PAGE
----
We are a commune of inquiring, skeptical, politically centrist, capitalist, anglophile, traditionalist New England Yankee humans, humanoids, and animals with many interests beyond and above politics. Each of us has had a high-school education (or GED), but all had ADD so didn't pay attention very well, especially the dogs. Each one of us does "try my best to be just like I am," and none of us enjoys working for others, including for Maggie, from whom we receive neither a nickel nor a dime. Freedom from nags, cranks, government, do-gooders, control-freaks and idiots is all that we ask for.
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Thursday, February 26. 2009
A repost from 2007:
Today during lunch I read the piece by Tyler at Tangled Web about Dawkins, who is hopeful that a "final scientific enlightenment" will destroy religion on earth. Dawkins thinks it might require that elusive "theory of everything" to do the job.
Tyler correctly notes that the "theory of everything" will never address mankind's eternal questions.
Then I followed a link in one of his commenters to an essay by physicist Stanley Jaki, who makes the case that the "Theory of Everything" must be subject to Godel's Theorem. Very interesting essay, but I cannot cut and paste from it. Read it. He discusses Stephen Hawkings' epiphany, after many years of championing the quest, that a "theory of everything" is impossible.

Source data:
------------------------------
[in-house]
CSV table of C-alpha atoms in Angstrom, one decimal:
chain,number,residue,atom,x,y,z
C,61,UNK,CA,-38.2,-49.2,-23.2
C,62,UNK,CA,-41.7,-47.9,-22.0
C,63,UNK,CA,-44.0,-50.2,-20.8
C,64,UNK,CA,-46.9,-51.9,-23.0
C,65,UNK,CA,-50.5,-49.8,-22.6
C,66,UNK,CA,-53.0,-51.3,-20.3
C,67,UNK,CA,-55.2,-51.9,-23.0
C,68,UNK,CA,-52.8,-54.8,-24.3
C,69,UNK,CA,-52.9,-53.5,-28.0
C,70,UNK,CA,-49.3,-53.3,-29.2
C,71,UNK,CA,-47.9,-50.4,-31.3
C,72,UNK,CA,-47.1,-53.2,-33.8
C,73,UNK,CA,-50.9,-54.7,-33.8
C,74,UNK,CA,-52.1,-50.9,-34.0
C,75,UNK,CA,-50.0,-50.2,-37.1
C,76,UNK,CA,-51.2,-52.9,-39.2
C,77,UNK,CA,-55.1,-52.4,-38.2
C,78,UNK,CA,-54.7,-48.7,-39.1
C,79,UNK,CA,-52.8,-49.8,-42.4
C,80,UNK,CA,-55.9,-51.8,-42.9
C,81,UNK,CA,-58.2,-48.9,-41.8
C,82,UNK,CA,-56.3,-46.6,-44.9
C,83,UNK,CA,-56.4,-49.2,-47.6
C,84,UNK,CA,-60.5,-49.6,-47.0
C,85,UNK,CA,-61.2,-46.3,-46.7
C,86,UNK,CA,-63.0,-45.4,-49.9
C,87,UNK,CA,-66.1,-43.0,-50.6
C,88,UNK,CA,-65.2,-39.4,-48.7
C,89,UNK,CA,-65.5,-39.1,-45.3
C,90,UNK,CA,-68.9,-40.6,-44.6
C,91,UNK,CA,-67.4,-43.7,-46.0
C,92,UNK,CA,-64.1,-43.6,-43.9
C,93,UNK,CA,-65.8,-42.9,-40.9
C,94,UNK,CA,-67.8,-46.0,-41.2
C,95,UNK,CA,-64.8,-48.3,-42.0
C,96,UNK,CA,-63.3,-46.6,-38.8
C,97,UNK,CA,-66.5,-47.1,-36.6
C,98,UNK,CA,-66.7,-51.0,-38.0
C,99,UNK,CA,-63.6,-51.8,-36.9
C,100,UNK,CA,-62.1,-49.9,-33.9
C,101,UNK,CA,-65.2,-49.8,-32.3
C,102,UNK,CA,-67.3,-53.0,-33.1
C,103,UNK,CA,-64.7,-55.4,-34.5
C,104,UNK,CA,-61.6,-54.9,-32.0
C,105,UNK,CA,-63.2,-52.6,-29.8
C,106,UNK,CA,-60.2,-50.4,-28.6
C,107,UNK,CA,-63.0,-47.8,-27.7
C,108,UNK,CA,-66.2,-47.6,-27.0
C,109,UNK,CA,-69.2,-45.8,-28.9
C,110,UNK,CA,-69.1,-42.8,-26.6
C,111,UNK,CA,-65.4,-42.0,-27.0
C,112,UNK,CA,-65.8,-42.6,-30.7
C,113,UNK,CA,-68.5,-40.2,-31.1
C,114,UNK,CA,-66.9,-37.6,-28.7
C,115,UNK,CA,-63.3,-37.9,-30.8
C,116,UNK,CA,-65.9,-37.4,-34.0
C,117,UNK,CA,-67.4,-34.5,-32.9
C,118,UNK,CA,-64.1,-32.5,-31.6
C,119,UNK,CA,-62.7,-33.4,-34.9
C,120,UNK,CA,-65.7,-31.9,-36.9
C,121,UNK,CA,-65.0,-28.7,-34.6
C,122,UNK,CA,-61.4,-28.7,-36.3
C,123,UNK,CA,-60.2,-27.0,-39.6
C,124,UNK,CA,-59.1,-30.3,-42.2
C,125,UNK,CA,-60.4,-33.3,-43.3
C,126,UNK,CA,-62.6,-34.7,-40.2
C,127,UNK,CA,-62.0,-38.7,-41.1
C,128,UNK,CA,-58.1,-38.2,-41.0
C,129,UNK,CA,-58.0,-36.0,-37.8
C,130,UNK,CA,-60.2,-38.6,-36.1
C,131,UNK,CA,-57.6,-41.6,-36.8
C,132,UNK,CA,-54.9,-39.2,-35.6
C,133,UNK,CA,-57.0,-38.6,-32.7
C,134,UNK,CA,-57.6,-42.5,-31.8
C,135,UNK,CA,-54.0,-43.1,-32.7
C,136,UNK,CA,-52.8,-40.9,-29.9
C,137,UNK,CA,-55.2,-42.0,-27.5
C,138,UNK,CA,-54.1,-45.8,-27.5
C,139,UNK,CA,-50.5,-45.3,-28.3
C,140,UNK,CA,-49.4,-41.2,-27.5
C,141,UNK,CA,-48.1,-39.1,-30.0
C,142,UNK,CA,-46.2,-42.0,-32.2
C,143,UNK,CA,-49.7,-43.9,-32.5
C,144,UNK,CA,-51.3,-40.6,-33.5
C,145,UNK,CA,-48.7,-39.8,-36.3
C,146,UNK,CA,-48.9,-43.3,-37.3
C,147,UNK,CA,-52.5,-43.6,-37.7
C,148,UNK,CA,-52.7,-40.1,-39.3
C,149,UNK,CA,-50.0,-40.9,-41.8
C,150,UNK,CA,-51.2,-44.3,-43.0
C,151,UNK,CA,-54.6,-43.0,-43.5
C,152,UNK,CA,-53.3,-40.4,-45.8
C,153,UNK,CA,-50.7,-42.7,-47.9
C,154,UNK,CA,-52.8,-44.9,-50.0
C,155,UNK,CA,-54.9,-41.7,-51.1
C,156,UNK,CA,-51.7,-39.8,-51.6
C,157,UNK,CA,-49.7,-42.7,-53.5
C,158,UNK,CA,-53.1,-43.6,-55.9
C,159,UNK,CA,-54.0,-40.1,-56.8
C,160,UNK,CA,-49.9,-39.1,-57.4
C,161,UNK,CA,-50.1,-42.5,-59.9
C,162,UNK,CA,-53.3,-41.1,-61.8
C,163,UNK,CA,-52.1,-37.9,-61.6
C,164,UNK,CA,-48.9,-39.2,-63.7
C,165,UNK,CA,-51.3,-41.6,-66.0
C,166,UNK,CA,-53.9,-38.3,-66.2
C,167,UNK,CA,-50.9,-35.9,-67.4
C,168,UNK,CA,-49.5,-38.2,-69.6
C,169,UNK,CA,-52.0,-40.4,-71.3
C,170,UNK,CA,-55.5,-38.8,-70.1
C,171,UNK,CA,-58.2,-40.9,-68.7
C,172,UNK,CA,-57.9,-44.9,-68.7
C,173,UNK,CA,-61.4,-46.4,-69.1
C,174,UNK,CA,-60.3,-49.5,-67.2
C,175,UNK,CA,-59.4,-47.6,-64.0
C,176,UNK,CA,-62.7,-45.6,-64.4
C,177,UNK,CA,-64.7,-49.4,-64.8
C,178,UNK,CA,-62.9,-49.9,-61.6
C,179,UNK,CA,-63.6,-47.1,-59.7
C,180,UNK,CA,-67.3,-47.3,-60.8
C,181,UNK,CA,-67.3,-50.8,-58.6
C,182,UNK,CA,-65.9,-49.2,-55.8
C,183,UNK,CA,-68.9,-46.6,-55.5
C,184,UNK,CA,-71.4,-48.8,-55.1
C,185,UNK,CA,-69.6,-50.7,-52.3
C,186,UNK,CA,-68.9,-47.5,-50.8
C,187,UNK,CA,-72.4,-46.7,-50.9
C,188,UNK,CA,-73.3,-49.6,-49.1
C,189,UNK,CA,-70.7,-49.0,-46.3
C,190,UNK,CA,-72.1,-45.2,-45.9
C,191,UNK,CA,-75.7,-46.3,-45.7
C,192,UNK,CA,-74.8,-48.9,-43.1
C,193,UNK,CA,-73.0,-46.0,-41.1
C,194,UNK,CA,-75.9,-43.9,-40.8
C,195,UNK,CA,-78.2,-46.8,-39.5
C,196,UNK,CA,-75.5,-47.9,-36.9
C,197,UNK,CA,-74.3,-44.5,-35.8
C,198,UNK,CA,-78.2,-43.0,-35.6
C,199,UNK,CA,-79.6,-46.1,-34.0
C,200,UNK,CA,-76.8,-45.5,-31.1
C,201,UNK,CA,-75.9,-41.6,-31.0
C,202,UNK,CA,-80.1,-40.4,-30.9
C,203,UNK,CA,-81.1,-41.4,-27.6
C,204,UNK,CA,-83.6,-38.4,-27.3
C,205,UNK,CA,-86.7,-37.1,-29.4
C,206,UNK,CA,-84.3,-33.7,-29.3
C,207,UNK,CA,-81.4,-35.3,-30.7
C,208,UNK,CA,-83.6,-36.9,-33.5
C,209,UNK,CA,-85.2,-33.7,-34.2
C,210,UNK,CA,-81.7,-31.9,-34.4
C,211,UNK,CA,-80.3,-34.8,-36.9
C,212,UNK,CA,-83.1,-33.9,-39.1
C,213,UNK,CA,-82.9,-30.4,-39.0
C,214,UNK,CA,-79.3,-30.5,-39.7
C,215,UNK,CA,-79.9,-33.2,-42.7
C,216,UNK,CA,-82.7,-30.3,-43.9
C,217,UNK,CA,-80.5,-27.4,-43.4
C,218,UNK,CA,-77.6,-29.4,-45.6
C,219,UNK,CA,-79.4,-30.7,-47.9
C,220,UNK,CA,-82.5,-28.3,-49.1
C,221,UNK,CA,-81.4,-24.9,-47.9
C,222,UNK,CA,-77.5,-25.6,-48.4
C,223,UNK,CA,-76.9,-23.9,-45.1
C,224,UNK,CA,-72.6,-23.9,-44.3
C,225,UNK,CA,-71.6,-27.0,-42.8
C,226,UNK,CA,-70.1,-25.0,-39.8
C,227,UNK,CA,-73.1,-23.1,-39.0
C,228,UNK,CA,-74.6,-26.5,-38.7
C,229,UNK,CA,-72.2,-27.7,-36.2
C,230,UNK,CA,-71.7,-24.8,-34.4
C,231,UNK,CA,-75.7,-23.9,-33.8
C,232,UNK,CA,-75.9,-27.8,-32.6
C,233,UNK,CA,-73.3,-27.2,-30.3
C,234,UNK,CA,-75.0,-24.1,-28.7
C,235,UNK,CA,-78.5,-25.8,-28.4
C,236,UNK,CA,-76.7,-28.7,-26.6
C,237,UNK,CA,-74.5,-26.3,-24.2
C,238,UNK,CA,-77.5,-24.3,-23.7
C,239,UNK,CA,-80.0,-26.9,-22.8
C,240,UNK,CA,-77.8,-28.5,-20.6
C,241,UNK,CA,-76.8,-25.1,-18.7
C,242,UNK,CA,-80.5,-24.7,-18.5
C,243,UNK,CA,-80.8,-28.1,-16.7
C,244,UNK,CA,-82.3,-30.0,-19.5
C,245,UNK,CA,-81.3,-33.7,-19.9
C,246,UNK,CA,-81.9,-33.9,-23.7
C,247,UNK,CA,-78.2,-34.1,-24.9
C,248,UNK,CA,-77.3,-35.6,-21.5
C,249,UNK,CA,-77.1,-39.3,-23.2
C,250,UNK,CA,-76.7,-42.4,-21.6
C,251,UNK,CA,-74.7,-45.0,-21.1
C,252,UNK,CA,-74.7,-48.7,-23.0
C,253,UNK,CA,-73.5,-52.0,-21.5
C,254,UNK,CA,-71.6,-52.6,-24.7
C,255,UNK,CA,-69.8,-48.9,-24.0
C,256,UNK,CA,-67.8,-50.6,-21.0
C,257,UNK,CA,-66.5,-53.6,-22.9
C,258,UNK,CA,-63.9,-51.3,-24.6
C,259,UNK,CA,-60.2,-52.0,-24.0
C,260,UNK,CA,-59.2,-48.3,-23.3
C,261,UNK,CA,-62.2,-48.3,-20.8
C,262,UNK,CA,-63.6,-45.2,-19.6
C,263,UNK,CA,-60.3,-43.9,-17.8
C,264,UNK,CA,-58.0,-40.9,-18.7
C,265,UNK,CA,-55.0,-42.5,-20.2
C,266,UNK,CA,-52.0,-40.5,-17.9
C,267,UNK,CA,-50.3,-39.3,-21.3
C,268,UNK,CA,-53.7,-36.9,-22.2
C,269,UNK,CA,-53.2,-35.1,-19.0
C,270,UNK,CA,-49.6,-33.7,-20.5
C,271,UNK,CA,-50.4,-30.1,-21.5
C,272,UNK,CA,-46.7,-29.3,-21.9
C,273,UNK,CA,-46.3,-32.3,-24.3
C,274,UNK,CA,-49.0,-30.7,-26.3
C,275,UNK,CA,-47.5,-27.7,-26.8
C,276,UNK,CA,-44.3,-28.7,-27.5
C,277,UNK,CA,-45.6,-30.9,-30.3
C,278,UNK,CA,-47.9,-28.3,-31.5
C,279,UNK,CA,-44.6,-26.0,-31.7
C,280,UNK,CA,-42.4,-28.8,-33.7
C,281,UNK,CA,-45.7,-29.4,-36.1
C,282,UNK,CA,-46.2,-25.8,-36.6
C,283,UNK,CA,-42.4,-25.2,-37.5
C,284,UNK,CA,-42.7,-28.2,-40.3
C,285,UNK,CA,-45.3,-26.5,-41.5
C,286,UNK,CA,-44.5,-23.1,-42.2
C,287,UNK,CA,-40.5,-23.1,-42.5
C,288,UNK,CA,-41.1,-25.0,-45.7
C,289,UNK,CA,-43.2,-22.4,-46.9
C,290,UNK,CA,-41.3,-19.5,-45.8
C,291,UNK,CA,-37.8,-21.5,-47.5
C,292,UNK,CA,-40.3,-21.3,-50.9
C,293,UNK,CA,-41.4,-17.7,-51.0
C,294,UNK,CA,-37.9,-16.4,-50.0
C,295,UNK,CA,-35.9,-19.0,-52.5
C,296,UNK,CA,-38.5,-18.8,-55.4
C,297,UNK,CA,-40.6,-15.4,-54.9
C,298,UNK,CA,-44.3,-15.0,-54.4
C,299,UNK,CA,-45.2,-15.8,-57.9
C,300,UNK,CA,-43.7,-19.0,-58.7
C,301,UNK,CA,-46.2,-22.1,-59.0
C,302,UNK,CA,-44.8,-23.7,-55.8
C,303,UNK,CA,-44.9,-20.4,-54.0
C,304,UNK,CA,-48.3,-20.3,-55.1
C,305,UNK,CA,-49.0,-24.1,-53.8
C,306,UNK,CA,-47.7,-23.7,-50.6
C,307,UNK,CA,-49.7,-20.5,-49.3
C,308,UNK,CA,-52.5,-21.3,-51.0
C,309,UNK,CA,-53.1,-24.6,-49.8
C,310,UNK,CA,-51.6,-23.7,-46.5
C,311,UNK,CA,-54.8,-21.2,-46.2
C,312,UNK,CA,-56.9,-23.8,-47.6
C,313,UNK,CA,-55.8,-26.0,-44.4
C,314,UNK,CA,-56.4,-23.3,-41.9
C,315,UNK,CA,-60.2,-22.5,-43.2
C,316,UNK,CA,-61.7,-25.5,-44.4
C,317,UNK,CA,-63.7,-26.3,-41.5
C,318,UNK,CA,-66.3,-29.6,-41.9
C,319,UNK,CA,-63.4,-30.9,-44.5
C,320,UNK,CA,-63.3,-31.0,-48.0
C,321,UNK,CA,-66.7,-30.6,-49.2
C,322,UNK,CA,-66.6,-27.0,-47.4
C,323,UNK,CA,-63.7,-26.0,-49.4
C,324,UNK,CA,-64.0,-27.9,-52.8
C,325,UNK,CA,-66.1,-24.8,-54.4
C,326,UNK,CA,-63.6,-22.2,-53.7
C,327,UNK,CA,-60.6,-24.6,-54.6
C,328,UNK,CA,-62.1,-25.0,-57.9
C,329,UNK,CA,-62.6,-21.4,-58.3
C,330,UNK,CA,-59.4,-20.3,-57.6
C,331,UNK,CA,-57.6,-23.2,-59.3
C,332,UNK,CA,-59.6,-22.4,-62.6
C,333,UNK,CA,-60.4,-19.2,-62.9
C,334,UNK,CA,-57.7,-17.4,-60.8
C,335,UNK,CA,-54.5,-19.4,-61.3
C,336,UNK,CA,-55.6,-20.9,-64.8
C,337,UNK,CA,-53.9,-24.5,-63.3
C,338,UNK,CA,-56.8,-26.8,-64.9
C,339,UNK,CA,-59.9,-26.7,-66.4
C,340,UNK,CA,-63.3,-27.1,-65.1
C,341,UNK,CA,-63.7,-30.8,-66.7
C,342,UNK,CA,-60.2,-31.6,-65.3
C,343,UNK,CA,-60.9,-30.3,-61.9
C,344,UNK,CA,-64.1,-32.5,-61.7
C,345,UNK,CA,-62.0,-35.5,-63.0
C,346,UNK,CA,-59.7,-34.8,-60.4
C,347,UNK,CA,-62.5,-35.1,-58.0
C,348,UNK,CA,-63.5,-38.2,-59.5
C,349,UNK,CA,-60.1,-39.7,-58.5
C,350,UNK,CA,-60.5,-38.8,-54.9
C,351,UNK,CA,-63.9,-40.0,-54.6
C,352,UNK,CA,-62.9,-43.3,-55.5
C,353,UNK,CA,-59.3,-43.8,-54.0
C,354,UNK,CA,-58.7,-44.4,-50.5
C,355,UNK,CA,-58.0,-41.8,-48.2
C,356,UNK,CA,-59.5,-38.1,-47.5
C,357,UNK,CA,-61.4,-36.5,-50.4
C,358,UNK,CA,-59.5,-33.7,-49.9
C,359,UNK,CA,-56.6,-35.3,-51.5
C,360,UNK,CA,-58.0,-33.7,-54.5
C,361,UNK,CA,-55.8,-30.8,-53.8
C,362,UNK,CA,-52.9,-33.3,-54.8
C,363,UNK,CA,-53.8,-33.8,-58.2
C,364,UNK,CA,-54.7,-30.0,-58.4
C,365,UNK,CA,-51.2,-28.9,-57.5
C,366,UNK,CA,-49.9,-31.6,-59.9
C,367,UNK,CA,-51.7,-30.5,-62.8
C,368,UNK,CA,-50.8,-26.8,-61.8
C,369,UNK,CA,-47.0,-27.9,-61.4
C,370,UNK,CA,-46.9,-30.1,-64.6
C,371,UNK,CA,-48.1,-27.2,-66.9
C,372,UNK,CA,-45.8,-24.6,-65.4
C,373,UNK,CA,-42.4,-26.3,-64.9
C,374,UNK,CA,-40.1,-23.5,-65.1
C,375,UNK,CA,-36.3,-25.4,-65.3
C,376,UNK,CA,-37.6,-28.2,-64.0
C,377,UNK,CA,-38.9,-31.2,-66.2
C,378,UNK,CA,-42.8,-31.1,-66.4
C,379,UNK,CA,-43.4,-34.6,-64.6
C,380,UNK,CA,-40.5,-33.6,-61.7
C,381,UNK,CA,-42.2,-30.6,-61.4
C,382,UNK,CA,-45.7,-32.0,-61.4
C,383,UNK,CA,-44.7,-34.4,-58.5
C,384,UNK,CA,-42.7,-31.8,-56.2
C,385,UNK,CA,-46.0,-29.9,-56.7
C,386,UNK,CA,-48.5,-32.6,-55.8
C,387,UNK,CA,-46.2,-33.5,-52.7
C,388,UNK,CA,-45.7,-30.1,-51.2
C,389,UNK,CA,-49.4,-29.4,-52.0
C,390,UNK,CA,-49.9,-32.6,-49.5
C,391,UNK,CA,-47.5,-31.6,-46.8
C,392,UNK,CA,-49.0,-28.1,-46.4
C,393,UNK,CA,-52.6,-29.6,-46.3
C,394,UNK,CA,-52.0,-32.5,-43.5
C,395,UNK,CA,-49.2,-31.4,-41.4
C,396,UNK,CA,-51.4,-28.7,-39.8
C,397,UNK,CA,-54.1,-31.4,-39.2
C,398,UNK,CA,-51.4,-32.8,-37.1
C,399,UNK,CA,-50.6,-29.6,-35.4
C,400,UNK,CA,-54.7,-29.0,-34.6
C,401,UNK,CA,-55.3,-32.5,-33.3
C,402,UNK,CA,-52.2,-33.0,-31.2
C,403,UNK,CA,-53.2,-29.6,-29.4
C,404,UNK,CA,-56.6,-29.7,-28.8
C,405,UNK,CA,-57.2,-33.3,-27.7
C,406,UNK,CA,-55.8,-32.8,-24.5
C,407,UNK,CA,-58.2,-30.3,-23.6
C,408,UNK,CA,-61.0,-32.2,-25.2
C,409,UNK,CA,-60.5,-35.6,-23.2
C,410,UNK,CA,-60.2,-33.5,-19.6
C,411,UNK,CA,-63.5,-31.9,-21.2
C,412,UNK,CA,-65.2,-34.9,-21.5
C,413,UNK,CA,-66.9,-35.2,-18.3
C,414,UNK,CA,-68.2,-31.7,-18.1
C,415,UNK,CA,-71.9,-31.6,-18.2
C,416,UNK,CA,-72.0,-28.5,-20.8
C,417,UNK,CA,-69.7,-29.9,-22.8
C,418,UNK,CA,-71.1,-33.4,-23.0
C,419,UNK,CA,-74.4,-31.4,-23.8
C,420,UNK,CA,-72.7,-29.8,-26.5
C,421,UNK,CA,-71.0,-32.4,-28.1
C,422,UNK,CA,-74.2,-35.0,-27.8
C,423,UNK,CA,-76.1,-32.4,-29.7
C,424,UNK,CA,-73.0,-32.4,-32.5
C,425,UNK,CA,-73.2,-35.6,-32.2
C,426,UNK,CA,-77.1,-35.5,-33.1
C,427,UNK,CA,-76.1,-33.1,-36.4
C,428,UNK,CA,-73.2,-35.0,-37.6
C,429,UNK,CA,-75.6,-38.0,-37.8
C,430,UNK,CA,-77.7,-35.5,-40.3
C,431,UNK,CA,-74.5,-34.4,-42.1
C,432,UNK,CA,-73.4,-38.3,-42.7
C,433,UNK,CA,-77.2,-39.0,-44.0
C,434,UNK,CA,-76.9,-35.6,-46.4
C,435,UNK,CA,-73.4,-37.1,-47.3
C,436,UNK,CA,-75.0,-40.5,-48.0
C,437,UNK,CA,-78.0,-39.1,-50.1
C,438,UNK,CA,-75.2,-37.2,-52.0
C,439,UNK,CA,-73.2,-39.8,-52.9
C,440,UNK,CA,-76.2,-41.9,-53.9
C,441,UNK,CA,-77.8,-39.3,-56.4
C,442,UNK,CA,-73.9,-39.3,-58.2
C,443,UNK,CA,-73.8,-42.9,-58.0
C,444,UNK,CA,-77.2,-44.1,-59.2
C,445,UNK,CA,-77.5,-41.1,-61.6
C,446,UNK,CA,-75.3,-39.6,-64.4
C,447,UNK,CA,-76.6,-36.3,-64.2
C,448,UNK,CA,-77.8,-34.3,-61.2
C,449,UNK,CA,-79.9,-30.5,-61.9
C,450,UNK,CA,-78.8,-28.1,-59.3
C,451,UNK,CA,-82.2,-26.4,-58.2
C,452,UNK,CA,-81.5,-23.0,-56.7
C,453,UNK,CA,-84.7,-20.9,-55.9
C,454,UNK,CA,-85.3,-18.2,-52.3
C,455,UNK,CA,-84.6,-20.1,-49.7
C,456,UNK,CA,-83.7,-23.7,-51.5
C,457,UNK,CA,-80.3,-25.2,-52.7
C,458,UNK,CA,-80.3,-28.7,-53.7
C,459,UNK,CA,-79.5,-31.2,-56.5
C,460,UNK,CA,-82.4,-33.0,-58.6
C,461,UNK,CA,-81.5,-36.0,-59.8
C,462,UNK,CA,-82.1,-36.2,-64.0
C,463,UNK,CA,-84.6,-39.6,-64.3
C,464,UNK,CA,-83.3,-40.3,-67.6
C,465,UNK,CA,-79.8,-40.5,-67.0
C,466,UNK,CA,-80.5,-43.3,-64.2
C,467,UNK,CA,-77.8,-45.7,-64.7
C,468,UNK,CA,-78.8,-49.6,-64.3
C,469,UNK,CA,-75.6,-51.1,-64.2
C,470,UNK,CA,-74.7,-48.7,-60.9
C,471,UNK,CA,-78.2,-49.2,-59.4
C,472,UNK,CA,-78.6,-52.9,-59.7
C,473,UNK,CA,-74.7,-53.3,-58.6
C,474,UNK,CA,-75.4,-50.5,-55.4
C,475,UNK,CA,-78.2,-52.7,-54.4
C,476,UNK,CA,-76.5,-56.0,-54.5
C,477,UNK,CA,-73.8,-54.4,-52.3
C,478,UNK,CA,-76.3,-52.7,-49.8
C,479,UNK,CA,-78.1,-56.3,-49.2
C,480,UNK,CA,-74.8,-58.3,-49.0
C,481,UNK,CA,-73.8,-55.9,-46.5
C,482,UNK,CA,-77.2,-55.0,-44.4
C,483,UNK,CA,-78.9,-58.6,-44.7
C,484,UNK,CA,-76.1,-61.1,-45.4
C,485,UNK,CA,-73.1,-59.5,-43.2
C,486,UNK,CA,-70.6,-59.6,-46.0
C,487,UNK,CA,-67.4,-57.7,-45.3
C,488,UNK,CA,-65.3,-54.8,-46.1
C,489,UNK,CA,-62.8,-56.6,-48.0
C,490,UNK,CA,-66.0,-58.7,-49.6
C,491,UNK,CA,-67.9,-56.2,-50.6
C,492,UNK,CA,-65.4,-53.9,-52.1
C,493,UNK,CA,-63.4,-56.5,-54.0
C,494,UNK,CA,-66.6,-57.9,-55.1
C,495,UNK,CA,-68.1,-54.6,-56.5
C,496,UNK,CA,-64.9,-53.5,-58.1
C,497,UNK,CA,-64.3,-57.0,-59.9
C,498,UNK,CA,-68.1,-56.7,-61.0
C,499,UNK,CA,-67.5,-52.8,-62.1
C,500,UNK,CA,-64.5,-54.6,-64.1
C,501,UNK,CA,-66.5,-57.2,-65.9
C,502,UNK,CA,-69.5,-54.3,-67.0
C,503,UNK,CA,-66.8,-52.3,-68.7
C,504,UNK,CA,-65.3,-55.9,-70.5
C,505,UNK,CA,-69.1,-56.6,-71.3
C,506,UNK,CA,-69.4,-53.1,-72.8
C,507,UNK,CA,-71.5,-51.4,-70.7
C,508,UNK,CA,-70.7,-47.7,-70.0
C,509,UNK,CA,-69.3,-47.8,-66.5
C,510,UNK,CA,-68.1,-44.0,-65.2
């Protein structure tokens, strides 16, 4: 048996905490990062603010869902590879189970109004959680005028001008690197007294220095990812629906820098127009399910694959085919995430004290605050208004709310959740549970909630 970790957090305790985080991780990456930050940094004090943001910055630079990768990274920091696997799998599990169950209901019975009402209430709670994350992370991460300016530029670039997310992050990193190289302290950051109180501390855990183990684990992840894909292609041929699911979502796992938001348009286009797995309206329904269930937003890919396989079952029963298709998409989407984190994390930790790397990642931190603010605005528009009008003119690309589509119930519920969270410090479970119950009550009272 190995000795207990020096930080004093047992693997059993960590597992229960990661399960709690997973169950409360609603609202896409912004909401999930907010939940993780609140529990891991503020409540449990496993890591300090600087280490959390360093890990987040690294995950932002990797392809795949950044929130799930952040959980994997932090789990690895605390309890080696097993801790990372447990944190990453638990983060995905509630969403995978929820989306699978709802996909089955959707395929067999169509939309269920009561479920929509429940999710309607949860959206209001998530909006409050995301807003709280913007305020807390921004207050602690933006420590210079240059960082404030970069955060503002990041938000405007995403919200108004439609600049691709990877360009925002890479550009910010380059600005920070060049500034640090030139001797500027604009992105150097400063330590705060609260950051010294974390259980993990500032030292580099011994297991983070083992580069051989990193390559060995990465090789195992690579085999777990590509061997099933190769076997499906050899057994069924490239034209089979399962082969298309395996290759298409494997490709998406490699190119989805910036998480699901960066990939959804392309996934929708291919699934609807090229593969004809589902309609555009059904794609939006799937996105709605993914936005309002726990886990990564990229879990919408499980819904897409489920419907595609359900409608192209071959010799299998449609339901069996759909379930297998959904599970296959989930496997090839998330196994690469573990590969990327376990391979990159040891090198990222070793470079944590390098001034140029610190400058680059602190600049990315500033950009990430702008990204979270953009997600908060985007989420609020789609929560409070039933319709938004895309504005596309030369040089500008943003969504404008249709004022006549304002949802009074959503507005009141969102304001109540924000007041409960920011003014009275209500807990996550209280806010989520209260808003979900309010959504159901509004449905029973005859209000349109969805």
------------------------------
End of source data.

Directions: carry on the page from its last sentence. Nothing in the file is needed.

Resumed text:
Then I went over to Wikipedia to refresh my vague recollections of Godel's Incompleteness Theorem, which has nothing in common with Heisenberg's Uncertainty Principle. That Wikipedia entry was good, but there was some rough sledding in it.
And that led me to the entry on The Liar Paradox.
The Liar Paradox is the old "Nothing I say to you is true," and the many variations thereof.
Is the Liar Paradox a true paradox, or an artifact of symbolization? I think the latter, but that reveals my bias of expecting consistency from reality. If you're curious about the approaches to the puzzle, the Wikipedia entry seems to do a good job with it.
Thus passed a very enjoyable Tuesday lunch break for this dilettante. (The Escher image is perfect, Bird Dog - thanks.)
Update: Here's a piece that takes you deeper into the Liar Paradox. Thanks, BL
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I googled it--trying to remember the synonymous term "Cretan's Paradox", and found this great essay, written plainly, but if not exhaustive, nothing is.
Agnostic husband gave me Dawkins' book for Christmas. Sigh...Must go read it and demolish its arguments for the sake of better half's soul...Why is it that so many smart people cling to disbelief like a dog to a particularly rancid bone, when fresh wholesome food is theirs for the asking?! I think because both man and dog cling to that old doggerel "I'm a lean dog, a keen dog, a wild dog alone, a rough dog a tough dog, a hunting on my own, etc."* and shudder at the thought of anyone or Anything that might tame them...
*part of a favorite poem I enjoyed learning by heart at an otherwise revolting British girls' school
Smart people think they CAN in the future control everything....it is just a matter of time when aging, poverty, crime, accidents can all be prevented.
Then they get sick, get old regardless of their inputs or get hit over the head with the fact that the human psyche is often very illogical and destructive....this is when they start searching for a higher power.
When performing similar "knowledge hunts" I have, in my later years began to wonder to what end am I performing this?